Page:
FIG. 10 shows an example financial clearinghouse;

FIG. 11 shows an example usage clearinghouse;

FIG. 12 shows an example rights and permissions clearinghouse;

FIG. 13 shows an example certifying authority;

FIG. 14 shows an example secure directory service;

FIG. 15 shows an example transaction authority;

FIGS. 16A-16F show that Commerce Utility Systems can support other commerce utility systems;

FIGS. 17A through 17D-3 show an example Commerce Utility System architecture;

FIG. 17E-1 through 17E-4 show Commerce Utility System example interaction models;

FIG. 17F shows an example arrangement for distributing portions of administrative and support service operations;

FIG. 18 shows an example financial clearinghouse Commerce Utility System;

FIG. 19 shows an example financial clearinghouse arrangement;

FIG. 20 shows an example financial clearing process;

FIGS. 20A-20F show an additional example of financial clearing activities and processes;

FIG. 21 shows a simplified value chain (payment) disaggregation example;

FIG. 22 shows an example of how the FIG. 21 disaggregation can be implemented within a financial clearinghouse context;

FIG. 22A shows an example arrangement for implementing payment disaggregation on a user protected processing environment;

FIG. 23 shows a more complex value chain (payment) disaggregation example;

FIG. 24 shows an example of how disaggregation can be implemented within a financial clearinghouse context;

FIG. 25 shows a value chain disaggregation example that also details compensation to the Distributed Commerce Utility;

FIG. 26 shows an example value chain (payment) disaggregation to any number of payees;

FIG. 27 shows an additional example of how value chain (payment) disaggregation and redistribution may be accomplished through a financial clearinghouse;

FIG. 28 shows an example superdistribution payment and redistribution scenario using a financial clearinghouse for financial clearing;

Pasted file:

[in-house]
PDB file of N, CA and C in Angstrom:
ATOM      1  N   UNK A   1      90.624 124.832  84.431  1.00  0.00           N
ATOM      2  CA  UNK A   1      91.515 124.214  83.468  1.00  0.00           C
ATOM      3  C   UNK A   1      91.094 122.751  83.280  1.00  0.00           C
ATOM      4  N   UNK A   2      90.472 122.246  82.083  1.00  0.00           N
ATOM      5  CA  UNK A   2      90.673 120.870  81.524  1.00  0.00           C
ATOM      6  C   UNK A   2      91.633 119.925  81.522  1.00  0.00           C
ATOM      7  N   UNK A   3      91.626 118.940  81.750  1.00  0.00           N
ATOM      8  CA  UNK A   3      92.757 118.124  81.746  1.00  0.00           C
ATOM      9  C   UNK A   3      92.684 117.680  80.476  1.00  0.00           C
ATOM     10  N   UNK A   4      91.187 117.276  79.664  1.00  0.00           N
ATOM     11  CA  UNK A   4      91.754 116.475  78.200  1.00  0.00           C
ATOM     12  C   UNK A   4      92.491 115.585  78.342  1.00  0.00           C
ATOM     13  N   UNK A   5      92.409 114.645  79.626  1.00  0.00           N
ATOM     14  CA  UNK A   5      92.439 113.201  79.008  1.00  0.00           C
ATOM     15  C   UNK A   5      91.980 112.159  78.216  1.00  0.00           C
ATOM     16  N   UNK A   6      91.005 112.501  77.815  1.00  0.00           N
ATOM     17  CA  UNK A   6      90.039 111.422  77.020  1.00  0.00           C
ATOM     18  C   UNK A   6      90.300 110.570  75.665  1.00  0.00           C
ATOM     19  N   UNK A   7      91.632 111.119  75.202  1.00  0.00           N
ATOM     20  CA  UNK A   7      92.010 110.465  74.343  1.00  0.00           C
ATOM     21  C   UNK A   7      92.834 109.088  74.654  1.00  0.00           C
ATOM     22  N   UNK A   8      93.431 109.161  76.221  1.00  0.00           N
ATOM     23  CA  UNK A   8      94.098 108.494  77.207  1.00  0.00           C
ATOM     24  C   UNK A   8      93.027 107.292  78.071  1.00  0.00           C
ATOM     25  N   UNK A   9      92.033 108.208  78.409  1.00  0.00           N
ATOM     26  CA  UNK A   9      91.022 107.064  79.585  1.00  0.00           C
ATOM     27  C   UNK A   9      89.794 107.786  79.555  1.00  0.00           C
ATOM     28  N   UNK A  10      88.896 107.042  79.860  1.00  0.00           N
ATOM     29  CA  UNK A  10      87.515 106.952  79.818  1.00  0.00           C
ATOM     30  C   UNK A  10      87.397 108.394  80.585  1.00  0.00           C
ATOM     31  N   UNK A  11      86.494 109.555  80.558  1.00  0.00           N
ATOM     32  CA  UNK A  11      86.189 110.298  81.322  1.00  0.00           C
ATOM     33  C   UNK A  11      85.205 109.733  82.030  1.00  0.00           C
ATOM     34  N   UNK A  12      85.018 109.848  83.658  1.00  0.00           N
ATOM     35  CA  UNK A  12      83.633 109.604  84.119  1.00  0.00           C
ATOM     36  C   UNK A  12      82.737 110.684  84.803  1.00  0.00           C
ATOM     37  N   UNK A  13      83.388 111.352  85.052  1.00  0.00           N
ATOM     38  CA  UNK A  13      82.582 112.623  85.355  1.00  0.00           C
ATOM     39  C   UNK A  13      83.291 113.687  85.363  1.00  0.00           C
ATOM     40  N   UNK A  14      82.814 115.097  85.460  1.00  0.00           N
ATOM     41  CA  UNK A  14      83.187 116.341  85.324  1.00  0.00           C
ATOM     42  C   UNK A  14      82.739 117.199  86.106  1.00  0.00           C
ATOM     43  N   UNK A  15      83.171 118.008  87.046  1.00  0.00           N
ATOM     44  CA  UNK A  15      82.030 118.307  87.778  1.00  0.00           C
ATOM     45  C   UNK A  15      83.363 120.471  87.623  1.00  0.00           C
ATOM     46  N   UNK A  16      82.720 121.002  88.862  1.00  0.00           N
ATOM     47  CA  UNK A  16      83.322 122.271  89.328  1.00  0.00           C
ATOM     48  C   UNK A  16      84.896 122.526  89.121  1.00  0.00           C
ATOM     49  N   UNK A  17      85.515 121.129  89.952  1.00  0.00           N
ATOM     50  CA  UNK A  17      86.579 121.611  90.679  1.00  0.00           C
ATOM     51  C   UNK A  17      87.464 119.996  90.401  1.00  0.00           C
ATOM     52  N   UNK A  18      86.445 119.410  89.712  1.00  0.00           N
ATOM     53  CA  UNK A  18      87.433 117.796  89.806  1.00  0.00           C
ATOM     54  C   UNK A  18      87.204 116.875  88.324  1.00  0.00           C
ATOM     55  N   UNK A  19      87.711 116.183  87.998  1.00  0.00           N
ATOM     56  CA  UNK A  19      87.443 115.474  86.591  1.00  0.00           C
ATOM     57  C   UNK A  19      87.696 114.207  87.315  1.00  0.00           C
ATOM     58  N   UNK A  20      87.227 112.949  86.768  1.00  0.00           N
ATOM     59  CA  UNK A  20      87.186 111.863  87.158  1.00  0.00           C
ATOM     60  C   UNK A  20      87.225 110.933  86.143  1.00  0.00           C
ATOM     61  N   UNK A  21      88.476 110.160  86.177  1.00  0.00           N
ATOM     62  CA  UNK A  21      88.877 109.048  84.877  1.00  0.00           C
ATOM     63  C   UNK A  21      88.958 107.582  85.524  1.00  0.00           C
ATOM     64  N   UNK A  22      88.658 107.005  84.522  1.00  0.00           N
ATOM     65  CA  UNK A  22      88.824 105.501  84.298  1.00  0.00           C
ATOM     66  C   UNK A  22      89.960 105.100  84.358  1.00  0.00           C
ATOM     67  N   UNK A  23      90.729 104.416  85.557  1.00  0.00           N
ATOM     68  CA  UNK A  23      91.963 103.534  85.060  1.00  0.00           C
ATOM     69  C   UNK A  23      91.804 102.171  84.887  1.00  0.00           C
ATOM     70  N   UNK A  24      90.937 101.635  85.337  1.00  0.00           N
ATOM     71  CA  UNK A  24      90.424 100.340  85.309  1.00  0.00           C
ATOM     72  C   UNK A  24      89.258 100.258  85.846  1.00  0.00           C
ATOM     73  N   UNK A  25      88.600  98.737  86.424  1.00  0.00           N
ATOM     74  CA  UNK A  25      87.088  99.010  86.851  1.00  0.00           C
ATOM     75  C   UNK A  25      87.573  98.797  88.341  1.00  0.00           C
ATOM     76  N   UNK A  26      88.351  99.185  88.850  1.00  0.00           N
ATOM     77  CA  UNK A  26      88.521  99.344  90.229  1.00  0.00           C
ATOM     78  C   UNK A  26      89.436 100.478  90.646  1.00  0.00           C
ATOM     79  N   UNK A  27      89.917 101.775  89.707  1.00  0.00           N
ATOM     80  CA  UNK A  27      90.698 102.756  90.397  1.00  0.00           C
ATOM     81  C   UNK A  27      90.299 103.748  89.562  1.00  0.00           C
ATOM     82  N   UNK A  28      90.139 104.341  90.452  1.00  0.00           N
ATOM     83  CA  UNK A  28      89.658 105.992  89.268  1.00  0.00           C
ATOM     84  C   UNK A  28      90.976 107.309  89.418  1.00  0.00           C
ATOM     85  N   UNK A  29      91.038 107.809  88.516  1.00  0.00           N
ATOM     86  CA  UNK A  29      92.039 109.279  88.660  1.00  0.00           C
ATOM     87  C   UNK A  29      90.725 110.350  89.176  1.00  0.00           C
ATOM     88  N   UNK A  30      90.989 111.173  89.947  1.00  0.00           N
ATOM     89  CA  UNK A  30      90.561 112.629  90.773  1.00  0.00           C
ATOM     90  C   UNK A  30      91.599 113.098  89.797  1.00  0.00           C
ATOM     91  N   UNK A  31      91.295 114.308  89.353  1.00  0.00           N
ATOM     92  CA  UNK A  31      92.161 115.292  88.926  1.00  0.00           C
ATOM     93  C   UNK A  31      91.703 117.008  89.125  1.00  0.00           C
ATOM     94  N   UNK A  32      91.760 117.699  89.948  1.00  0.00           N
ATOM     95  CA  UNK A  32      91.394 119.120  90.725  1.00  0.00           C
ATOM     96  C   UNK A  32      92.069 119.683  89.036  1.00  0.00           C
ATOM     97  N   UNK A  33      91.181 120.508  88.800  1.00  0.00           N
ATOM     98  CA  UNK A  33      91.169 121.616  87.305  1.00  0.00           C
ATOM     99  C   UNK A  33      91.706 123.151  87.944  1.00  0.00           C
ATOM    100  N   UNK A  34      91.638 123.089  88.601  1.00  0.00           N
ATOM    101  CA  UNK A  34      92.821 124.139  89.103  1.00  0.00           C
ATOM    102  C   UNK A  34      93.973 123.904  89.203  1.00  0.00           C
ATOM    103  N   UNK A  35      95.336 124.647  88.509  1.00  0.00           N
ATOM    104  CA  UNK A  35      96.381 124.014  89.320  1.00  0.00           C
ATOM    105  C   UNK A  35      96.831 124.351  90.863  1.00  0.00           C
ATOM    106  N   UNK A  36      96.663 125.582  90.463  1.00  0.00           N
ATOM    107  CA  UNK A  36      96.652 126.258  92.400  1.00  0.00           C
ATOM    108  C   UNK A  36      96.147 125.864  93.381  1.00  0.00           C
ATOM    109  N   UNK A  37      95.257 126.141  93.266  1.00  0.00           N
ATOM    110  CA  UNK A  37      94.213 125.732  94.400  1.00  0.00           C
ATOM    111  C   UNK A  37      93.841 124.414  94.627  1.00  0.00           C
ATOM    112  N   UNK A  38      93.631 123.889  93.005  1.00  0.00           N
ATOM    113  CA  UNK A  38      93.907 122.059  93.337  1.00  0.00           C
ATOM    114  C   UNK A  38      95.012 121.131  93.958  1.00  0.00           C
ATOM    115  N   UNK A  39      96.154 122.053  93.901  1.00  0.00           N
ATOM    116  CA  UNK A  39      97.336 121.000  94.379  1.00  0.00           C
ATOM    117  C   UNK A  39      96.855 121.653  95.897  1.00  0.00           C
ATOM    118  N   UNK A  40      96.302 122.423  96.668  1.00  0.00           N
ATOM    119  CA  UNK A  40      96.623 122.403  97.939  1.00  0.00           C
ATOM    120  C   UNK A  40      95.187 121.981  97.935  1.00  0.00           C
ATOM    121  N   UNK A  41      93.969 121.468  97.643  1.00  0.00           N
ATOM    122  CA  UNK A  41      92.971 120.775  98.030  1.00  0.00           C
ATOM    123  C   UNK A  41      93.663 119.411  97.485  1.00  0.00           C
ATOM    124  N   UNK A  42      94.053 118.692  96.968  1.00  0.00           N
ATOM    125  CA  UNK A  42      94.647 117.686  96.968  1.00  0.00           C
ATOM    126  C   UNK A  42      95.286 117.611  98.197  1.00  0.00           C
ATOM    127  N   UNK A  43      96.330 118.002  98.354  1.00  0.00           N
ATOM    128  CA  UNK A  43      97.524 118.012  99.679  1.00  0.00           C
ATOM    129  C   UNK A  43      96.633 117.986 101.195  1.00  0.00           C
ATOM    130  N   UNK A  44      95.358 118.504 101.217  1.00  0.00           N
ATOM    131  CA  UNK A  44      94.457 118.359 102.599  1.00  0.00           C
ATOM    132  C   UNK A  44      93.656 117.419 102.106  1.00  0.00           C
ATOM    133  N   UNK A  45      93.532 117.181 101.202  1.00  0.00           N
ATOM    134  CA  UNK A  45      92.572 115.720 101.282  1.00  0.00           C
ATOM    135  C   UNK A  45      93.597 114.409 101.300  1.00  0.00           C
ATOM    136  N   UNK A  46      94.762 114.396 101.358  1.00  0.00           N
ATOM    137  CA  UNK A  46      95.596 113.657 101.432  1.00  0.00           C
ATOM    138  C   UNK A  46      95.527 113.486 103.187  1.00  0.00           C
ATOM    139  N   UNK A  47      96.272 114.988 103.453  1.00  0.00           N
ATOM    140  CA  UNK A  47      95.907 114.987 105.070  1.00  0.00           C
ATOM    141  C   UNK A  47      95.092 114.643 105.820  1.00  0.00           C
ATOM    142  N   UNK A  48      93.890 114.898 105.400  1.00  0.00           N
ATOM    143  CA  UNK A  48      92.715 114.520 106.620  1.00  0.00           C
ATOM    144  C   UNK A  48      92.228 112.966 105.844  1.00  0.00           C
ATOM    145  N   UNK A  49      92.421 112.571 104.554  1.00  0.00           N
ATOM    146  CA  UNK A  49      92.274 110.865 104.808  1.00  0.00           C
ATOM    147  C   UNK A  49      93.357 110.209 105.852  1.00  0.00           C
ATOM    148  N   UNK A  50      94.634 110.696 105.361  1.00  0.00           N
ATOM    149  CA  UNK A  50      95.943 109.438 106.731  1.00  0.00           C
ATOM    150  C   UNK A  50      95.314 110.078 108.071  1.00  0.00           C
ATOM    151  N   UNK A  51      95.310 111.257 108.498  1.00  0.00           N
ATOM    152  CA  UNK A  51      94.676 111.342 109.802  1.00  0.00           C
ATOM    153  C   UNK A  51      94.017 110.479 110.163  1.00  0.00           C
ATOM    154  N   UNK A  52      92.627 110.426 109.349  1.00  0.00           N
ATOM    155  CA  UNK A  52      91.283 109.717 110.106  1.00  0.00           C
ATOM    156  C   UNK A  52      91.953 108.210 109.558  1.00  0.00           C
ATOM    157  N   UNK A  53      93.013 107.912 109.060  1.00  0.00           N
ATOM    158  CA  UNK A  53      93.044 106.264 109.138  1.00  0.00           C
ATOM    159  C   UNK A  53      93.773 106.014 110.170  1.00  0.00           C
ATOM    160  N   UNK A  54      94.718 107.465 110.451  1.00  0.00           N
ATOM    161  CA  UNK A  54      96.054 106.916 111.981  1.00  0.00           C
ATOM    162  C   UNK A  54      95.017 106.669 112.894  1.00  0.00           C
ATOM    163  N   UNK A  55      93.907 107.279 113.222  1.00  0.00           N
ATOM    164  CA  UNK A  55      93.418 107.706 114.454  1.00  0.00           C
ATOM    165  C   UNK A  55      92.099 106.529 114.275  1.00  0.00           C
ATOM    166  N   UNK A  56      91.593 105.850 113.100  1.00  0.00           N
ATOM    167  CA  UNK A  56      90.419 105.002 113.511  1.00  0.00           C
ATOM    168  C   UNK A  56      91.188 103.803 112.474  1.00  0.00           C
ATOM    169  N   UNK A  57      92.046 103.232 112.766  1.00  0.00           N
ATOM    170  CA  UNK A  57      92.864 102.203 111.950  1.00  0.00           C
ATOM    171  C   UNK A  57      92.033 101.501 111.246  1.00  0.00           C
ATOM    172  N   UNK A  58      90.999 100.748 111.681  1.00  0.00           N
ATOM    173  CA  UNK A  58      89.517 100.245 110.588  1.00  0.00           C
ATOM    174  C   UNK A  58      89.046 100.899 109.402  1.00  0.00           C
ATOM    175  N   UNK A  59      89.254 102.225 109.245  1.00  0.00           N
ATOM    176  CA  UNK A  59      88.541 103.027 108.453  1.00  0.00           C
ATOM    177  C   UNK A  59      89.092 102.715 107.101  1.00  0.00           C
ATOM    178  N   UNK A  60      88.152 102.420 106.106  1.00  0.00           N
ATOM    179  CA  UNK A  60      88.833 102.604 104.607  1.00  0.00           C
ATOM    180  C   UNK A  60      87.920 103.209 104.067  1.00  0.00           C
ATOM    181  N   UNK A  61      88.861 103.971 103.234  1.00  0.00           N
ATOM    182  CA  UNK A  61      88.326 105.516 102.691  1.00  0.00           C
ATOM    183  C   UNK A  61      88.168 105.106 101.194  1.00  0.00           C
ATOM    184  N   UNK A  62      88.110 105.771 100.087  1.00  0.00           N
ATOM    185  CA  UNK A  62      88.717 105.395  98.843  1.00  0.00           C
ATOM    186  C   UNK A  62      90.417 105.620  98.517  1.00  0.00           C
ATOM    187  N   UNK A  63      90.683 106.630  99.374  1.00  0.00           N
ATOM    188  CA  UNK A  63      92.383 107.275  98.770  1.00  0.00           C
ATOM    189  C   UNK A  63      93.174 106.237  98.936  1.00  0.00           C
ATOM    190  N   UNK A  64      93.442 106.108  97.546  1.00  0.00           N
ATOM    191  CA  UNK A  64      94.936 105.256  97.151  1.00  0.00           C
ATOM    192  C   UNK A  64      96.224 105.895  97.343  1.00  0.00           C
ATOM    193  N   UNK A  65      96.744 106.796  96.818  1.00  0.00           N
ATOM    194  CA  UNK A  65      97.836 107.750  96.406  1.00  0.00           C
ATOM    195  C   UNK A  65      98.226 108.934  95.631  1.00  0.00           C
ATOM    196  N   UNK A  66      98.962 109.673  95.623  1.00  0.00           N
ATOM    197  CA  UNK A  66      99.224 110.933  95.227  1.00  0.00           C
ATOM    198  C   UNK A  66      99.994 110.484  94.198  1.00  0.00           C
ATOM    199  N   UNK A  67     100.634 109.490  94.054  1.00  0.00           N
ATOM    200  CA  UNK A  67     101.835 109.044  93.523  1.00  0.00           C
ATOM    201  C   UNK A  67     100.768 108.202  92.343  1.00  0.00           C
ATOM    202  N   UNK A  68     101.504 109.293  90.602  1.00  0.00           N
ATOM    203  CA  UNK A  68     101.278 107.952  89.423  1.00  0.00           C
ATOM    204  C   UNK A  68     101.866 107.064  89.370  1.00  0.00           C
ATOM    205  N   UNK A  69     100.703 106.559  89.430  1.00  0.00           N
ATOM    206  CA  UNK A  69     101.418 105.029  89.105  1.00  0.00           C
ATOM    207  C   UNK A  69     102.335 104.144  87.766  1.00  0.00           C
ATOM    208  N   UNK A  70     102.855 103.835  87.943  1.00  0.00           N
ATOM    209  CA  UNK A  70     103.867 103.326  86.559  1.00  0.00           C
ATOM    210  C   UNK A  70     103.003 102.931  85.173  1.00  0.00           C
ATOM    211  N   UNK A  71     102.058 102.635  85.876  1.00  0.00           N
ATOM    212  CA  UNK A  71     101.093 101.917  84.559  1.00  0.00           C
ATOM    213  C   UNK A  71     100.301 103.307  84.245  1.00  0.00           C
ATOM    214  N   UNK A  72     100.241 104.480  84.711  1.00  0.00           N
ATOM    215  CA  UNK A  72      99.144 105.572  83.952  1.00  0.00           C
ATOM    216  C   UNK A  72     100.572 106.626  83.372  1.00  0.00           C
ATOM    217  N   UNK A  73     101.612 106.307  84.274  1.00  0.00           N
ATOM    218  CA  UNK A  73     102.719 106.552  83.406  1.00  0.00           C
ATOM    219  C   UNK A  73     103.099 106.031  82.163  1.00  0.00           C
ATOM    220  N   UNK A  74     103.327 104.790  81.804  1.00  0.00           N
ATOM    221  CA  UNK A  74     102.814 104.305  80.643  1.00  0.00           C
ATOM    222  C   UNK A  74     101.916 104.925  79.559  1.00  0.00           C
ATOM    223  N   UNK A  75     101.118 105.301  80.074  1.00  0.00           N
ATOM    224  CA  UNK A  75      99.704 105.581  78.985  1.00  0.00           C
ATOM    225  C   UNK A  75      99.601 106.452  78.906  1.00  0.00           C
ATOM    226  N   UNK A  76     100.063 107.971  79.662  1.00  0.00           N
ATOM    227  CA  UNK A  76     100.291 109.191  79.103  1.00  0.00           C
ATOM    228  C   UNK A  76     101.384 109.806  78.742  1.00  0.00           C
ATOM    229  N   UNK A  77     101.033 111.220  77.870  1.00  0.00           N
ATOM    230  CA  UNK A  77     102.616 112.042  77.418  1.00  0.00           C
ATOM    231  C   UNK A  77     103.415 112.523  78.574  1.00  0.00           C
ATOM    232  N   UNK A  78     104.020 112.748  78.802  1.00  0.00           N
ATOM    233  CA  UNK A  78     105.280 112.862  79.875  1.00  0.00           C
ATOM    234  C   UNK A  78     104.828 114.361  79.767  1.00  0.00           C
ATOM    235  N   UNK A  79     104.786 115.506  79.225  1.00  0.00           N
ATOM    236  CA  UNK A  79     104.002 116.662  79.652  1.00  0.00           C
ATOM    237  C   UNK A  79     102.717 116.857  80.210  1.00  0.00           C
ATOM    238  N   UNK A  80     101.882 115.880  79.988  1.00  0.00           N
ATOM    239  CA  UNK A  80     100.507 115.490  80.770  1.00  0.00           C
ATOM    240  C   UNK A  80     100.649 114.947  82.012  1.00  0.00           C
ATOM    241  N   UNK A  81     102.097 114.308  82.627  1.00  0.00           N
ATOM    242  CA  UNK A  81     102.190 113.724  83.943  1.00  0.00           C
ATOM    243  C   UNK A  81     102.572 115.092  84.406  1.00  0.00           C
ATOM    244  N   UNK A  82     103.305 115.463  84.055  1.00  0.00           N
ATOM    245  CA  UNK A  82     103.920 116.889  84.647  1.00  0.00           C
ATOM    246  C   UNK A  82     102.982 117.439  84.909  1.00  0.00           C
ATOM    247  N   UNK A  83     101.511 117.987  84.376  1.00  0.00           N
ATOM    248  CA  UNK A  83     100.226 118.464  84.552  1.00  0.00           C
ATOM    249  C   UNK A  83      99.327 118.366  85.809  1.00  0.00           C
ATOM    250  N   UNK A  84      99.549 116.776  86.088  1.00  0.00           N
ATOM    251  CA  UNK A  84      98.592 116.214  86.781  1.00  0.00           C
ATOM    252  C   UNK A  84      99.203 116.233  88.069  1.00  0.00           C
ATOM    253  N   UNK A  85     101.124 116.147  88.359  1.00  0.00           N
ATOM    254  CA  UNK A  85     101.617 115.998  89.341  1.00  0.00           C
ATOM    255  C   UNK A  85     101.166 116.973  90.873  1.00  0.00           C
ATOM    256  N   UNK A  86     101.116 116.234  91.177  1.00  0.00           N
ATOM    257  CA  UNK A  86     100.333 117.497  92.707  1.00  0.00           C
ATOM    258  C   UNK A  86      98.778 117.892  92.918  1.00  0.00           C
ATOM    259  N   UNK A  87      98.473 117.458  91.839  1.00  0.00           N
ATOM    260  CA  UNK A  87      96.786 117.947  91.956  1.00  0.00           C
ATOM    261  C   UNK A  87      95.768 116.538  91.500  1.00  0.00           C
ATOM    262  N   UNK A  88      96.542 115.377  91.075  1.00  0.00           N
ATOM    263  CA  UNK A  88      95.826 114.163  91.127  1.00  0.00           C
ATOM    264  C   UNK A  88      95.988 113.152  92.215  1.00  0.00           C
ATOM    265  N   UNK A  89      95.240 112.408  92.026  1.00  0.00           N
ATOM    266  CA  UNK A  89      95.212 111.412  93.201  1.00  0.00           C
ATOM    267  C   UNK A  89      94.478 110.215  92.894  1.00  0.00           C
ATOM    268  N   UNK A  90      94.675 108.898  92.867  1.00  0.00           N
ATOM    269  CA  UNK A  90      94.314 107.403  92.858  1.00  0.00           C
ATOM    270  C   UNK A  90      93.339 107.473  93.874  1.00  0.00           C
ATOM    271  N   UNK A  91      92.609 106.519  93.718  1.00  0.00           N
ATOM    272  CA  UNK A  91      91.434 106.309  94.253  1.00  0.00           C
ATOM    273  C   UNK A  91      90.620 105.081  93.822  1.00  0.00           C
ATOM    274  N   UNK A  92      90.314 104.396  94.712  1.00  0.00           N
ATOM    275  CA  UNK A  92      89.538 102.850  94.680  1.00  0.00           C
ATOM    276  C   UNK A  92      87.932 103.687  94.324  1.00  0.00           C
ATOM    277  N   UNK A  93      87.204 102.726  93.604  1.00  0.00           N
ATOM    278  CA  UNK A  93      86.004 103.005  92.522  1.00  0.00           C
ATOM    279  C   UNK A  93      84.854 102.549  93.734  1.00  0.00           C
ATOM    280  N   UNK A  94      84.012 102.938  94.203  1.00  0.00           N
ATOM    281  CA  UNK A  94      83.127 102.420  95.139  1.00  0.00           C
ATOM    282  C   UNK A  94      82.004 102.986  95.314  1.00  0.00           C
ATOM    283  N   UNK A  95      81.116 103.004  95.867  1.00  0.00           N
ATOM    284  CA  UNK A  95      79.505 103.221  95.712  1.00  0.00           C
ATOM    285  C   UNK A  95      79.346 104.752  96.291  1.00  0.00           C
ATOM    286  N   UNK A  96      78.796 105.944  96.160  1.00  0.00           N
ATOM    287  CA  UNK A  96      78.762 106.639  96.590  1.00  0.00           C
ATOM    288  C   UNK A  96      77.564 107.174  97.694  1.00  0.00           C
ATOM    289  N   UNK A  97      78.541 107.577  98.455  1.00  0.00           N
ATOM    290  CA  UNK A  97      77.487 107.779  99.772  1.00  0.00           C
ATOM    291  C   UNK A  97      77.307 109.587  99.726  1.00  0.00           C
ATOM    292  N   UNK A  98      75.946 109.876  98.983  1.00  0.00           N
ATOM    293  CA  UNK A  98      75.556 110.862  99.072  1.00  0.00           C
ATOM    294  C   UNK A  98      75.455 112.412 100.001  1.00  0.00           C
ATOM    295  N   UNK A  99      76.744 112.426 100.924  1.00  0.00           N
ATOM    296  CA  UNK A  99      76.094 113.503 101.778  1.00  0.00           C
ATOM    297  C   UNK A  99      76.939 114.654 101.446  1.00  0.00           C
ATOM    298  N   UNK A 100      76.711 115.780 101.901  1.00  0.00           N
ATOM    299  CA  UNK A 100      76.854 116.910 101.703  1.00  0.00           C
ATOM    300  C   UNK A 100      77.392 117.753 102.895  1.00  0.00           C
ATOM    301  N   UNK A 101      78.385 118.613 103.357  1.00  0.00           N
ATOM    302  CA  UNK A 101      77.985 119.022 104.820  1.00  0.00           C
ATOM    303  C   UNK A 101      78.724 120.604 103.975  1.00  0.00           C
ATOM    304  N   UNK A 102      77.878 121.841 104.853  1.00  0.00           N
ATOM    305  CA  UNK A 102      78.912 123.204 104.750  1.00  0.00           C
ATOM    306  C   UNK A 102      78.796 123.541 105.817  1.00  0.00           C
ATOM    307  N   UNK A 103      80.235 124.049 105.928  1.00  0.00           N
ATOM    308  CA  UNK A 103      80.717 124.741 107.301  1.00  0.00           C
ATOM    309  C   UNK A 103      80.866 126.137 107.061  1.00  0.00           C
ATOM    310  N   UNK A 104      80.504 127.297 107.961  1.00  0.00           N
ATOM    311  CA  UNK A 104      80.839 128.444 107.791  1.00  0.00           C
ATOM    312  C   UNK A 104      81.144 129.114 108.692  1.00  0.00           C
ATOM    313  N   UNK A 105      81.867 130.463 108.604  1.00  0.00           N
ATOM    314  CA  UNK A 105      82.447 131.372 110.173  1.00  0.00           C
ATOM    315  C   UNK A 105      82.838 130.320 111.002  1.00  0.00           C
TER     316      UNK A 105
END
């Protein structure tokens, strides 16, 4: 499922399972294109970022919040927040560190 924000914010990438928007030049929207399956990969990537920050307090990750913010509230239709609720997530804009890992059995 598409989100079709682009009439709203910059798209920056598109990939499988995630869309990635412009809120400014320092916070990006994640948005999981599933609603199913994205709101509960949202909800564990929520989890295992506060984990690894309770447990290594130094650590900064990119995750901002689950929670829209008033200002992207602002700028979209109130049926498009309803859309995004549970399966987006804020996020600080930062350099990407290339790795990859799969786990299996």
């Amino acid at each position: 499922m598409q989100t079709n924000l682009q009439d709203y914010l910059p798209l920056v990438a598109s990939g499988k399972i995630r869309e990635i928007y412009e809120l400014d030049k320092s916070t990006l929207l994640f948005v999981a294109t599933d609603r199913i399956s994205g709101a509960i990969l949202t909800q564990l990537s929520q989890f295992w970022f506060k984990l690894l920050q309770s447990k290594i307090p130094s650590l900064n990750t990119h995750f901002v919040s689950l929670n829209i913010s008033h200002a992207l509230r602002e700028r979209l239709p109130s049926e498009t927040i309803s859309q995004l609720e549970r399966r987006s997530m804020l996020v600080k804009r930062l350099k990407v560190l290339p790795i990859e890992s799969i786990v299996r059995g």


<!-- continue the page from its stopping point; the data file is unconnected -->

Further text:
FIG. 29 shows an example value chain (payment) aggregation at a consumer protected processing environment or other site;

FIG. 30 shows example value chain (payment) aggregation across multiple transactions;

FIG. 31 shows example value chain (payment) aggregation across multiple transactions and multiple consumers;

FIG. 32 shows an example Commerce Utility System architecture providing payment aggregation;

FIG. 33 shows an example usage clearinghouse Commerce Utility System;

FIG. 34 shows an example usage clearinghouse architecture;

FIG. 35 shows an example usage clearing process;

FIG. 36 shows an additional example usage clearing process using multiple usage clearinghouses;

FIG. 37 shows an example usage clearing process using usage and financial clearinghouses;

FIG. 38 shows an example usage clearinghouse media placement process;

FIG. 39 shows an example usage clearing process providing discounts based on different levels of consumer usage information disclosure;

FIG. 40 shows an example rights and permissions clearinghouse Commerce Utility System;

FIG. 41 shows an example rights and permissions clearinghouse architecture;

FIG. 42 shows an example rights and permissions clearing process;

FIG. 42A shows an example control set registration process for updates;

FIG. 43 shows an additional example rights and permissions clearing process;

FIGS. 44A-44E show an additional rights and permissions clearing example;

FIGS. 45A and 45B show example rights template(s);

FIG. 45C shows an example control set corresponding to the example rights template(s);

FIG. 46 shows another example rights and permissions clearing process;

FIG. 47 shows an example certifying authority Commerce Utility System;

FIG. 48 shows an example certifying authority architecture;

FIG. 49 shows an example certifying process;

FIG. 50 shows an example distributed certifying process;

FIG. 50A shows an example control set that conditions performance and/or other consequences on the presence of digital certificates;

FIGS. 51A-51D show example digital certificate data structures;

FIG. 51E shows an example technique for generating digital certificates based on other digital certificates and a trusted database(s);